To the Editor:
We were intrigued by the inconclusive results presented in the recent article by Rinaldo et al.1 The authors investigated the association between the body mass index (BMI) and the risks of delayed cerebral ischemia (DCI), delayed cerebral infarction, and poor functional outcome. They found that although increased BMI can act protectively against DCI and infarction, it has no influence on the outcome.
At a closer look, some apparent contradictions could be resolved, but further questions pop up. We also have doubts regarding statistical methodology.
First, there is a discrepancy in the P-value concerning the influence of the increased BMI on delayed infarction: In the text, the value of .013 is given, while in Table 1 the value of .020 is specified. Based on the descriptive statistics given in the paper, the latter seems more plausible (chi-squared test without Yates's continuity correction). We’d like to note that for such a small number of positive examples (2 observed and 6.24 expected infarctions for high BMI) the chi-squared test without correction is likely to be too optimistic, underestimating the true P-value. Applying Yates's correction leads to the P-value of .04, but that is probably too conservative. Fisher's exact test might have been a better choice in this case.
Considering that the BMI is the primary subject of investigation in the article, we find it surprising that the authors have chosen to dichotomize it, thus losing much information contained in the variable. Is there a particular reason why the BMI was used as a continuous-valued variable in the linear regression, but not in the logistic regression?
We would also like to point out that the authors performed 26 tests (13 potential predictors for DCI and the same 13 for infarction) in the univariate logistic regression analysis. With such a large number of tests, there is a high likelihood of making a type I error (94% if the test had been independent), thus some kind of error rate control would have been warranted. Put differently, had the authors set the significance level for the univariate analysis to 0.1 for a single test and corrected it for the number of tests, the significance level would have dropped well below 0.01. Had a conservative correction been used, like Holm or Bonferroni, only maximum velocity on transcranial Doppler (TCD) and intracerebral hemorrhage would have passed the screening.
It is known that BMI is a major risk factor for hypertension.2 In other words, the 2 variables share common information. We would therefore expect the P-value for the former (.017 and .013 for DCI and infarction, respectively) not to be so different from the P-value for the latter (.73 and .25). We think this unexpected result should have been addressed in the article.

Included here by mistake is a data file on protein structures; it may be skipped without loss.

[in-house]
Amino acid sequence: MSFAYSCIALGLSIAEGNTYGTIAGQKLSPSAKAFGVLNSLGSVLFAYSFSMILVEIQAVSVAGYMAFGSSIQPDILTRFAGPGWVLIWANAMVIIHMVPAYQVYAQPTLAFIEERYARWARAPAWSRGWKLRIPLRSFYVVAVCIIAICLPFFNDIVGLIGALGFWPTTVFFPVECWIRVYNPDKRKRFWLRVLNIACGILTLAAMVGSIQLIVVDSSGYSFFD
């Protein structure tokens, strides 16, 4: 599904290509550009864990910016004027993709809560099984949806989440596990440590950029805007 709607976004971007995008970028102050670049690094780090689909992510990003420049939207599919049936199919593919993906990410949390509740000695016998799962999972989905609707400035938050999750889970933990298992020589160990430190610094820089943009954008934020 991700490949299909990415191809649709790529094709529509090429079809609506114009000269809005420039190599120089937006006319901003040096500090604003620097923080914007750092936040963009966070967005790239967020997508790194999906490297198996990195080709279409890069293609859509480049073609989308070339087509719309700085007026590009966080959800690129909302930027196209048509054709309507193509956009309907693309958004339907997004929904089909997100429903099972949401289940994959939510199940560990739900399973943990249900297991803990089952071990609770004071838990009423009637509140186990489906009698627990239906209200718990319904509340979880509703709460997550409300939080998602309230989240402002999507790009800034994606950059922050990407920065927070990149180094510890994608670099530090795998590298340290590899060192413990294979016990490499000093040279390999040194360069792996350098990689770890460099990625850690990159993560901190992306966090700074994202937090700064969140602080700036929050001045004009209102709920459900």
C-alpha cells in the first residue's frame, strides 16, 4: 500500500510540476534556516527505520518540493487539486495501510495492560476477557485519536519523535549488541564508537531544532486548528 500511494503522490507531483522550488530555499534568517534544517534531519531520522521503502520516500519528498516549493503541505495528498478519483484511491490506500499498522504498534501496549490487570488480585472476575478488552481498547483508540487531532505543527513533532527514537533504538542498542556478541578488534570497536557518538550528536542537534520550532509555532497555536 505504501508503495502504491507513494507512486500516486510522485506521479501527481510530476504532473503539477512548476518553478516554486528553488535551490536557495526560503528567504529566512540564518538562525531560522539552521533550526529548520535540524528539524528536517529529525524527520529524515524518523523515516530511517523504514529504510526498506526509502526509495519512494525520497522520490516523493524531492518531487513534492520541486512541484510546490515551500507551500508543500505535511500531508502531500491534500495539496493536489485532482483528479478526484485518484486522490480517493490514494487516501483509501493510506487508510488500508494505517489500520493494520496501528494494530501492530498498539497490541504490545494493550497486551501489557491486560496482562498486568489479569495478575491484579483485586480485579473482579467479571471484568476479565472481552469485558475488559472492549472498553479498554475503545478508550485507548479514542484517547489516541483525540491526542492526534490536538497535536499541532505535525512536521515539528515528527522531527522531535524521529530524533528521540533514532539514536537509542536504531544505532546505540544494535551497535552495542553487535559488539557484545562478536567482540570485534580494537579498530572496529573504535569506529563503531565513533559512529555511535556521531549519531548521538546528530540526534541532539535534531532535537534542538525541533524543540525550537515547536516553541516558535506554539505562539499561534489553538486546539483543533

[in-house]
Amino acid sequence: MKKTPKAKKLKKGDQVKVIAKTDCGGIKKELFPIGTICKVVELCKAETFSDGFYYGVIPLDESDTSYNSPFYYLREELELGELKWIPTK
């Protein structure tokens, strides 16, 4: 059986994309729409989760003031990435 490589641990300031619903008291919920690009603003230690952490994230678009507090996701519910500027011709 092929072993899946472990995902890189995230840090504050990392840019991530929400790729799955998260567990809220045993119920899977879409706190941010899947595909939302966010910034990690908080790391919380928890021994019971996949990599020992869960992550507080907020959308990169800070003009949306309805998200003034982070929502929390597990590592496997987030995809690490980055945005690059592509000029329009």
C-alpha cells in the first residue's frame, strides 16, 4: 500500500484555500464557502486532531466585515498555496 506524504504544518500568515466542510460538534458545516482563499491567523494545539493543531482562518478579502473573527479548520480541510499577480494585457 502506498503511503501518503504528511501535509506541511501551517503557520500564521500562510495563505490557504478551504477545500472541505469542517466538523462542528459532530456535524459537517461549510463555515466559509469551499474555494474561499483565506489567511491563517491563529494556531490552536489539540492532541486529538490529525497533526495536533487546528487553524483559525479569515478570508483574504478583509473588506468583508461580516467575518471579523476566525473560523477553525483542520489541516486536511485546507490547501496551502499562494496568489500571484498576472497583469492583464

The univariate analysis, as performed by the authors, led to 6 variables as potentially good predictors (P < .1) to be further investigated. The authors used multivariate analysis with stepwise elimination of irrelevant variables. For DCI, the analysis identified BMI and maximum velocity on TCD as the only significant (P < .05) predictors. Here, again, no correction for multiple testing was applied. Considering that the P-value for BMI (.03) is relatively close to the chosen significance level, this implies that the apparent significance of BMI could have been due to statistical noise in the data. From that perspective, the lack of association between BMI and poor outcome is less surprising. For the delayed cerebral infarction, the BMI’s P-value (.008) seems to be robust against effects of multiple testing, but, due to above mentioned issues in the univariate analysis, it is questionable whether it should have reached the multivariate analysis at all. It is known that screening procedures are prone to misidentifying significant variables if no correction is applied.3
Furthermore, to interpret the results correctly and without bias, the modeling methodology and presentation could be more accurate.4 The present manuscript does not provide an overall performance measure. The concordance (or c) statistic is a measure for discriminative ability.5 To assess goodness of fit, a different procedure—eg, the Hosmer–Lemeshow test6—should be used. Also, the model results are likely overestimated since no correction for optimism is performed. In other words, the model is likely to perform worse on the population than on the sample used for its generation. To create more stable model results, internal validation, eg, by bootstrapping, is highly recommended.7
To summarize: Based on the published data and their statistical analysis, we find that an association between BMI on the one hand and DCI and delayed cerebral infarction on the other was not sufficiently shown.
The authors have no personal, financial, or institutional interest in any of the drugs, materials, or devices described in this article.
1. Rinaldo L, Rabinstein AA, Lanzino G. Increased body mass index associated with reduced risk of delayed cerebral ischemia and subsequent infarction after aneurysmal subarachnoid hemorrhage. Neurosurgery. published online ahead of print: April 4, 2018. (doi: 10.1093/neuros/nyy104).
2. Brown CD, Higgins M, Donato KA, et al. Body mass index and the prevalence of hypertension and dyslipidemia. Obes Res. 2000;8(9):605–619.
3. Freedman D. A note on screening regression equations. Am Stat. 1983;37(2):152–155.
4. Steyerberg EW. Clinical Prediction Models: a Practical Approach to Development, Validation, and Updating. New York (NY): Springer; 2009.
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6. Hosmer DW, Lemeshow S. Applied Logistic Regression. 2nd ed.New York (NY):Wiley; 2000.
7. Steyerberg EW, Harrel FE, Borsboom GJJM, Eijkemans MJC, Vergouwe Y, Habbema JDF. Internal validation of predictive models. J. Clin. Epidemiol. 2001;54(8):774–781.